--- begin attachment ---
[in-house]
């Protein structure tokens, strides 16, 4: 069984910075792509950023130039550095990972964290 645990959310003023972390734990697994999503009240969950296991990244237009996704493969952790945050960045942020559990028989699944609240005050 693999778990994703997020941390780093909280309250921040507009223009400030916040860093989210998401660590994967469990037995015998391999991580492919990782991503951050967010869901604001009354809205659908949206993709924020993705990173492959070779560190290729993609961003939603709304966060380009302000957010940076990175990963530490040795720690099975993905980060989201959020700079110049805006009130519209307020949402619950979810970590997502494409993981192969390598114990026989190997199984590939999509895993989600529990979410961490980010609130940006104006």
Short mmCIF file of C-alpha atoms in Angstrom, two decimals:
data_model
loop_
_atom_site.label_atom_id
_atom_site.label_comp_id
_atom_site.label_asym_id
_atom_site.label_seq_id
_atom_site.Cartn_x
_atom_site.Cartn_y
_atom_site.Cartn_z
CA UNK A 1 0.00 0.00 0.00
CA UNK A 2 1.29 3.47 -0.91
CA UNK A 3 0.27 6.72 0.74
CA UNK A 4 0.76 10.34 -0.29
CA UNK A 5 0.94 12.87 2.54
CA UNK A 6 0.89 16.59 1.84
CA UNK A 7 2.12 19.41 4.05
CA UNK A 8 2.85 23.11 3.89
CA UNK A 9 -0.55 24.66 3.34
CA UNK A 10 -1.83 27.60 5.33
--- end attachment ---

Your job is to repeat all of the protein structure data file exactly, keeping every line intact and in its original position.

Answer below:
[in-house]
């Protein structure tokens, strides 16, 4: 069984910075792509950023130039550095990972964290 645990959310003023972390734990697994999503009240969950296991990244237009996704493969952790945050960045942020559990028989699944609240005050 693999778990994703997020941390780093909280309250921040507009223009400030916040860093989210998401660590994967469990037995015998391999991580492919990782991503951050967010869901604001009354809205659908949206993709924020993705990173492959070779560190290729993609961003939603709304966060380009302000957010940076990175990963530490040795720690099975993905980060989201959020700079110049805006009130519209307020949402619950979810970590997502494409993981192969390598114990026989190997199984590939999509895993989600529990979410961490980010609130940006104006």
Short mmCIF file of C-alpha atoms in Angstrom, two decimals:
data_model
loop_
_atom_site.label_atom_id
_atom_site.label_comp_id
_atom_site.label_asym_id
_atom_site.label_seq_id
_atom_site.Cartn_x
_atom_site.Cartn_y
_atom_site.Cartn_z
CA UNK A 1 0.00 0.00 0.00
CA UNK A 2 1.29 3.47 -0.91
CA UNK A 3 0.27 6.72 0.74
CA UNK A 4 0.76 10.34 -0.29
CA UNK A 5 0.94 12.87 2.54
CA UNK A 6 0.89 16.59 1.84
CA UNK A 7 2.12 19.41 4.05
CA UNK A 8 2.85 23.11 3.89
CA UNK A 9 -0.55 24.66 3.34
CA UNK A 10 -1.83 27.60 5.33